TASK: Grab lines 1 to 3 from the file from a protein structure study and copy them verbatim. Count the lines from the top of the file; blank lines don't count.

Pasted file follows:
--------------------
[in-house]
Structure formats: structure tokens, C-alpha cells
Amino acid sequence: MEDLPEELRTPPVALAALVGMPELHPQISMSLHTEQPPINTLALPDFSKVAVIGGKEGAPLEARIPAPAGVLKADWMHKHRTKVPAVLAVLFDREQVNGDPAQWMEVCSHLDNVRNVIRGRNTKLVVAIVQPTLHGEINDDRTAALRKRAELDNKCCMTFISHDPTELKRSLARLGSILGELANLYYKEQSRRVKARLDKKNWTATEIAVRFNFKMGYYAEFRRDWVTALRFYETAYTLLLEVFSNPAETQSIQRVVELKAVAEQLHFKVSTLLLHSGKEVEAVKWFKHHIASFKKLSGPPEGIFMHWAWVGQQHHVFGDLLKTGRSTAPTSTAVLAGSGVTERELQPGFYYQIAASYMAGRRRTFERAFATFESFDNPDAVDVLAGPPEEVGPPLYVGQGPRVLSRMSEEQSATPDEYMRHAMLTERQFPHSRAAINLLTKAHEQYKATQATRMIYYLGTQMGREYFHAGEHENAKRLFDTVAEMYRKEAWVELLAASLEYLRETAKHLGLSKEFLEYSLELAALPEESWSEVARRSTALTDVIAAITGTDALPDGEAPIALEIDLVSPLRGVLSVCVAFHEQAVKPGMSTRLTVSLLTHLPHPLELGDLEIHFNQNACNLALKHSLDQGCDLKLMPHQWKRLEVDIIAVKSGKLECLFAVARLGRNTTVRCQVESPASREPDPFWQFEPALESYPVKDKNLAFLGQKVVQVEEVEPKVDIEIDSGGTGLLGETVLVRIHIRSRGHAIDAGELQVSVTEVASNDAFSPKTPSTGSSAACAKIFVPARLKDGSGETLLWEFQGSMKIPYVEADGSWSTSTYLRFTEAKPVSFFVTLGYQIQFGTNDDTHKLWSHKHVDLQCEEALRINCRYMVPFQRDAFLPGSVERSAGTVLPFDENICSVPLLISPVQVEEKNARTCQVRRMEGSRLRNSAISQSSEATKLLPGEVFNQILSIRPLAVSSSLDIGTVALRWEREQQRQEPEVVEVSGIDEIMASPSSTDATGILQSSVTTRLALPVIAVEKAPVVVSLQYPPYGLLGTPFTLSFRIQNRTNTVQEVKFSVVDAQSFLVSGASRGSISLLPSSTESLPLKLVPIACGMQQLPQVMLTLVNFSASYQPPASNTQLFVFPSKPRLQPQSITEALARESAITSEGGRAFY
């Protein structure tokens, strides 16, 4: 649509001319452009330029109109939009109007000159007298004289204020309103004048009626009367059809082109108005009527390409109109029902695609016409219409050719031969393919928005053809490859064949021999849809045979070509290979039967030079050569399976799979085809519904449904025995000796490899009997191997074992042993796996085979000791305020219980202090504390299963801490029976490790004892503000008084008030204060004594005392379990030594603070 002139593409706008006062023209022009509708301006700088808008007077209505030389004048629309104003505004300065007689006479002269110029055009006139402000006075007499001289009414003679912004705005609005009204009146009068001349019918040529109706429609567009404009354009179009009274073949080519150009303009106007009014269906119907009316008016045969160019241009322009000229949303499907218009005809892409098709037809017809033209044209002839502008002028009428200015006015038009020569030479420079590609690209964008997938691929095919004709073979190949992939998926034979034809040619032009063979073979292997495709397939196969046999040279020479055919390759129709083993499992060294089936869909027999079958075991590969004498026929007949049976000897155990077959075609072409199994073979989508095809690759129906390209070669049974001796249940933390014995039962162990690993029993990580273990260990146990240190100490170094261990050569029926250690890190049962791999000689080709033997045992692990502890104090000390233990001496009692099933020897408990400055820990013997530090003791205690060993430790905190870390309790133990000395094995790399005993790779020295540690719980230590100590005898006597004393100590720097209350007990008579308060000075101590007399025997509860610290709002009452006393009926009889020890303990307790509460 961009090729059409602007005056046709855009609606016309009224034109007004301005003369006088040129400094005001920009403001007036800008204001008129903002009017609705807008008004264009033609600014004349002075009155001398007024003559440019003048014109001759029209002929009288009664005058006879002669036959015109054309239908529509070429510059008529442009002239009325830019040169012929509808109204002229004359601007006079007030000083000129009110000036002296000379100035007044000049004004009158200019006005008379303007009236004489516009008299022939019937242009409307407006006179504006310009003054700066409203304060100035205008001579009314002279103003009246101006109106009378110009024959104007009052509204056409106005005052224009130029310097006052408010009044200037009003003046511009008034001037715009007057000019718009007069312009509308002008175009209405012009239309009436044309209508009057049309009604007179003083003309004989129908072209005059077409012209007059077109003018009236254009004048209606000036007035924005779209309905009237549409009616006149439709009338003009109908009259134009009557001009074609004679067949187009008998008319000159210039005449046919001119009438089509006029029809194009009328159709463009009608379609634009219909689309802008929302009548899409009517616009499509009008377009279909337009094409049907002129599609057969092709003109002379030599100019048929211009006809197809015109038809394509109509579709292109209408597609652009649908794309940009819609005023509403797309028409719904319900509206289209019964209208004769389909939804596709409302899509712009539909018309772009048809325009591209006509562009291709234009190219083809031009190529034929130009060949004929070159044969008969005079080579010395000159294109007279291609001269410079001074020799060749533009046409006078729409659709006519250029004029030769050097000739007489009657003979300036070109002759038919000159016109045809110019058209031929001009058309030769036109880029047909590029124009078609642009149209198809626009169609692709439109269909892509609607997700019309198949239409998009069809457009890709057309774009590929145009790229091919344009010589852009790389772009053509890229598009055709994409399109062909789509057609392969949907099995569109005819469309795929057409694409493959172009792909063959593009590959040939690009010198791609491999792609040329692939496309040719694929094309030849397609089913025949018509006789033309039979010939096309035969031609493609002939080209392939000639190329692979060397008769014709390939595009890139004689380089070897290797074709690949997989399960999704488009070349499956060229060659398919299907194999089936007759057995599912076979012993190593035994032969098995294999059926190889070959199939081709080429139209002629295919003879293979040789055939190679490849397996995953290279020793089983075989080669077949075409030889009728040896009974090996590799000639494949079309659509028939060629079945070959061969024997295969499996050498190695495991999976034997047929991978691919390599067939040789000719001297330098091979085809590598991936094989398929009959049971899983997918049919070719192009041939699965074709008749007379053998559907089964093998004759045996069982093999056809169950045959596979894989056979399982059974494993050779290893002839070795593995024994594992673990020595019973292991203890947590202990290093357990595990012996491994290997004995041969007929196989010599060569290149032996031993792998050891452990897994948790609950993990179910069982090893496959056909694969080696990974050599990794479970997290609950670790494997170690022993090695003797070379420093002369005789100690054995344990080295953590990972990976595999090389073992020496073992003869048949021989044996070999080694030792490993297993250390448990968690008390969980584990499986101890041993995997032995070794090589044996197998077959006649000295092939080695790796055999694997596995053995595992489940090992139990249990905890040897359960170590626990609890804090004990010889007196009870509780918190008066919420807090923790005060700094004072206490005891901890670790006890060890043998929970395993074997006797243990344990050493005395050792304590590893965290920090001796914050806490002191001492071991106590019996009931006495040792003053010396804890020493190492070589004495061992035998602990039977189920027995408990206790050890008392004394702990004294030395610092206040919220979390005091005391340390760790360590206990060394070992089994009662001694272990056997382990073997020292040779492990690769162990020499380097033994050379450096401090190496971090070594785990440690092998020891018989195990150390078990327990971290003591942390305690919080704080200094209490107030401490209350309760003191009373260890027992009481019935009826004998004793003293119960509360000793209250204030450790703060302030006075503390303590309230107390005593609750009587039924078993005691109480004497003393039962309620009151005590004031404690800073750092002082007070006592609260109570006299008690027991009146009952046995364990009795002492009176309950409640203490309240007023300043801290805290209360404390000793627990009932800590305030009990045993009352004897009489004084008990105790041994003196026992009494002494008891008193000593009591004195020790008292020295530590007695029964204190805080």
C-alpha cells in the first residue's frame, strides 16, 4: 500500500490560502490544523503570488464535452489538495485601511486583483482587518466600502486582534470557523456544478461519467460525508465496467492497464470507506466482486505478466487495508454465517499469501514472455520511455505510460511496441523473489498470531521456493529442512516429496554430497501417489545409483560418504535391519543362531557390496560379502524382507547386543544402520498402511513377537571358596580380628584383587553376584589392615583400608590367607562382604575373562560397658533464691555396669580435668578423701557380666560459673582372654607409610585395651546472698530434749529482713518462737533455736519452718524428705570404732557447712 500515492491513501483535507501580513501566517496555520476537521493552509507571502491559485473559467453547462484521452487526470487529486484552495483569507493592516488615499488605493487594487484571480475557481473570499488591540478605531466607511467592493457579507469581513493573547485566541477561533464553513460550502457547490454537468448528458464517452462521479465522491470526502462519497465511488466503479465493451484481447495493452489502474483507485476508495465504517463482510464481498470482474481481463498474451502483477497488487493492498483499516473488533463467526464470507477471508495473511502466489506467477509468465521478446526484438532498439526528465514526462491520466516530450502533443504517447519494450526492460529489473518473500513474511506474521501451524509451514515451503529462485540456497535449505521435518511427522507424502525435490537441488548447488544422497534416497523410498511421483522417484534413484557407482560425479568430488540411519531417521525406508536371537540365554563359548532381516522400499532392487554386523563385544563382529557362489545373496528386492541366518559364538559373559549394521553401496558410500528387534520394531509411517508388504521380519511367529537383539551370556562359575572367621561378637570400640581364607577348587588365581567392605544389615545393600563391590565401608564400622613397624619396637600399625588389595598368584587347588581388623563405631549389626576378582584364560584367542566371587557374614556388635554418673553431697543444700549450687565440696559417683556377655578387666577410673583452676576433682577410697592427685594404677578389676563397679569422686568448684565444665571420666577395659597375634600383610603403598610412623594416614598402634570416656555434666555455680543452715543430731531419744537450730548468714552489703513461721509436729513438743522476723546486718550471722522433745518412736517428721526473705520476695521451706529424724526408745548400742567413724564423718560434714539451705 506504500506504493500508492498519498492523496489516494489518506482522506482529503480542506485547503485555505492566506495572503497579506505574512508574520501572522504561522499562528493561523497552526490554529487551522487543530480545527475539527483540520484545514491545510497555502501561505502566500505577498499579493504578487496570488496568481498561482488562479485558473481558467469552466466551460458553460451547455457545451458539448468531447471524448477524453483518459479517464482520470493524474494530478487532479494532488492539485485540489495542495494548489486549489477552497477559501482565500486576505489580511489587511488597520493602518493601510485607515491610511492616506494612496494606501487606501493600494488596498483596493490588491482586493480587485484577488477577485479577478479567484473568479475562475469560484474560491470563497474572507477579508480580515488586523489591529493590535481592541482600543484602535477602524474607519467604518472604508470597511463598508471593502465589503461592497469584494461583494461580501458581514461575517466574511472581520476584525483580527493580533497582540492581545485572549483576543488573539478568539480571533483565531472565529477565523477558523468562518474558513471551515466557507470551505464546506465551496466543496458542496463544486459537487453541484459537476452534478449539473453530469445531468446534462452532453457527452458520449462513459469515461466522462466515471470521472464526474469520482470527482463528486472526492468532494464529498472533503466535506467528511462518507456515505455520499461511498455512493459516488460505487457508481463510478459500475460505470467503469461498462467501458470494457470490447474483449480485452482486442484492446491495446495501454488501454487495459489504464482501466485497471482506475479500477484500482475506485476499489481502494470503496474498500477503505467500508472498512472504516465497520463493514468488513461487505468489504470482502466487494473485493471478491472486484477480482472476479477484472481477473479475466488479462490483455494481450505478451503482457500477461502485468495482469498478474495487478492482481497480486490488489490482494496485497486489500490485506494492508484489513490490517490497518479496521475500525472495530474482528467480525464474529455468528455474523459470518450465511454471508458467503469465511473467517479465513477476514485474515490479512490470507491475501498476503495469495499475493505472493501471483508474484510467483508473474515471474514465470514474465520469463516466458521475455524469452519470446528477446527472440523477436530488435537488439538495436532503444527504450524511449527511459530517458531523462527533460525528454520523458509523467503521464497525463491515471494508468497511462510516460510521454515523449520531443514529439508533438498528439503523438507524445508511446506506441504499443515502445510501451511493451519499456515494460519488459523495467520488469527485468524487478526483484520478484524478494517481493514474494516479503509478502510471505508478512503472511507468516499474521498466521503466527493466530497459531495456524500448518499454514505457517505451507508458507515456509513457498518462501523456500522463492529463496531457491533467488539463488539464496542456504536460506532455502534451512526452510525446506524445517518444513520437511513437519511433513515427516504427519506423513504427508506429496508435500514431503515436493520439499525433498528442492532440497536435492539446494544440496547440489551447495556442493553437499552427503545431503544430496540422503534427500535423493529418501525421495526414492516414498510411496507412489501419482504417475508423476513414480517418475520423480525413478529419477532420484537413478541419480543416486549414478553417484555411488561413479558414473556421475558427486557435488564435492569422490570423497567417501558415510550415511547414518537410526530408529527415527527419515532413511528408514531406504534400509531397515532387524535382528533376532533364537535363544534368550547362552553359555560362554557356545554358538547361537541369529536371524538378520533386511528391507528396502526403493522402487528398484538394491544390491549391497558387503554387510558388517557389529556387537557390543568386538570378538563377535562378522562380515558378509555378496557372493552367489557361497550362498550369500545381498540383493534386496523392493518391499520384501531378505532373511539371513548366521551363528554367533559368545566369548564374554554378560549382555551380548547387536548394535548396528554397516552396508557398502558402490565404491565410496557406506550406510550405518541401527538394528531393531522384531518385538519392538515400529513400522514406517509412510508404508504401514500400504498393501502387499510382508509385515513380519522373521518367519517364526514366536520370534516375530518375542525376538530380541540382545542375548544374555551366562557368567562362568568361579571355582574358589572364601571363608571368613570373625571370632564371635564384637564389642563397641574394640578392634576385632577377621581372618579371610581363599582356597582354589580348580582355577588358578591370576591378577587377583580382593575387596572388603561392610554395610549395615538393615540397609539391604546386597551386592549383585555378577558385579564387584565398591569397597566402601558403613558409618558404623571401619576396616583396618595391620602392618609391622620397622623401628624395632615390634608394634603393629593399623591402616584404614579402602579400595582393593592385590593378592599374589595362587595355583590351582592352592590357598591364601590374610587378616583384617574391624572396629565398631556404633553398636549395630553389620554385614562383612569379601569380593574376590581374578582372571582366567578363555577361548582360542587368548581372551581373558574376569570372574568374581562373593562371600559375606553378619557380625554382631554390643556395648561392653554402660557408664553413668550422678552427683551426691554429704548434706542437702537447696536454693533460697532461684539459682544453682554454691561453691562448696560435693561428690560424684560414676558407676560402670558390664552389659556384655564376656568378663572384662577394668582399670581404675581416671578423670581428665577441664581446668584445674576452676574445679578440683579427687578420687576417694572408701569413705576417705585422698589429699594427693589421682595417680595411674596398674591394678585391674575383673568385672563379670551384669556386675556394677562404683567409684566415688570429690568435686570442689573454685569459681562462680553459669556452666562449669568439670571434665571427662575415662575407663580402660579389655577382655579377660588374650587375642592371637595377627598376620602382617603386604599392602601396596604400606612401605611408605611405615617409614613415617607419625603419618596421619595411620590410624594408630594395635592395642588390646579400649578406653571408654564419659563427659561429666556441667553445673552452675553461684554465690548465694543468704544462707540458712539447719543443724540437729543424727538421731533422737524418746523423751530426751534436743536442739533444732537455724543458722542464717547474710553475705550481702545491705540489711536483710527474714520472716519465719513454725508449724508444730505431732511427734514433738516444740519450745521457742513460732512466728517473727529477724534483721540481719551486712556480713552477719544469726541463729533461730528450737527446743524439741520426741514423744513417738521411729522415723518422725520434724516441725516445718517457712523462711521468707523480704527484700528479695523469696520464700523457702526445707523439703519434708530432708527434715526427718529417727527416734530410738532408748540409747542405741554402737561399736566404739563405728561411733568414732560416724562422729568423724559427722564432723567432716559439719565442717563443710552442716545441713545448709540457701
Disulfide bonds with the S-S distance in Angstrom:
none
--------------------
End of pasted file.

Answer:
[in-house]
Structure formats: structure tokens, C-alpha cells
Amino acid sequence: MEDLPEELRTPPVALAALVGMPELHPQISMSLHTEQPPINTLALPDFSKVAVIGGKEGAPLEARIPAPAGVLKADWMHKHRTKVPAVLAVLFDREQVNGDPAQWMEVCSHLDNVRNVIRGRNTKLVVAIVQPTLHGEINDDRTAALRKRAELDNKCCMTFISHDPTELKRSLARLGSILGELANLYYKEQSRRVKARLDKKNWTATEIAVRFNFKMGYYAEFRRDWVTALRFYETAYTLLLEVFSNPAETQSIQRVVELKAVAEQLHFKVSTLLLHSGKEVEAVKWFKHHIASFKKLSGPPEGIFMHWAWVGQQHHVFGDLLKTGRSTAPTSTAVLAGSGVTERELQPGFYYQIAASYMAGRRRTFERAFATFESFDNPDAVDVLAGPPEEVGPPLYVGQGPRVLSRMSEEQSATPDEYMRHAMLTERQFPHSRAAINLLTKAHEQYKATQATRMIYYLGTQMGREYFHAGEHENAKRLFDTVAEMYRKEAWVELLAASLEYLRETAKHLGLSKEFLEYSLELAALPEESWSEVARRSTALTDVIAAITGTDALPDGEAPIALEIDLVSPLRGVLSVCVAFHEQAVKPGMSTRLTVSLLTHLPHPLELGDLEIHFNQNACNLALKHSLDQGCDLKLMPHQWKRLEVDIIAVKSGKLECLFAVARLGRNTTVRCQVESPASREPDPFWQFEPALESYPVKDKNLAFLGQKVVQVEEVEPKVDIEIDSGGTGLLGETVLVRIHIRSRGHAIDAGELQVSVTEVASNDAFSPKTPSTGSSAACAKIFVPARLKDGSGETLLWEFQGSMKIPYVEADGSWSTSTYLRFTEAKPVSFFVTLGYQIQFGTNDDTHKLWSHKHVDLQCEEALRINCRYMVPFQRDAFLPGSVERSAGTVLPFDENICSVPLLISPVQVEEKNARTCQVRRMEGSRLRNSAISQSSEATKLLPGEVFNQILSIRPLAVSSSLDIGTVALRWEREQQRQEPEVVEVSGIDEIMASPSSTDATGILQSSVTTRLALPVIAVEKAPVVVSLQYPPYGLLGTPFTLSFRIQNRTNTVQEVKFSVVDAQSFLVSGASRGSISLLPSSTESLPLKLVPIACGMQQLPQVMLTLVNFSASYQPPASNTQLFVFPSKPRLQPQSITEALARESAITSEGGRAFY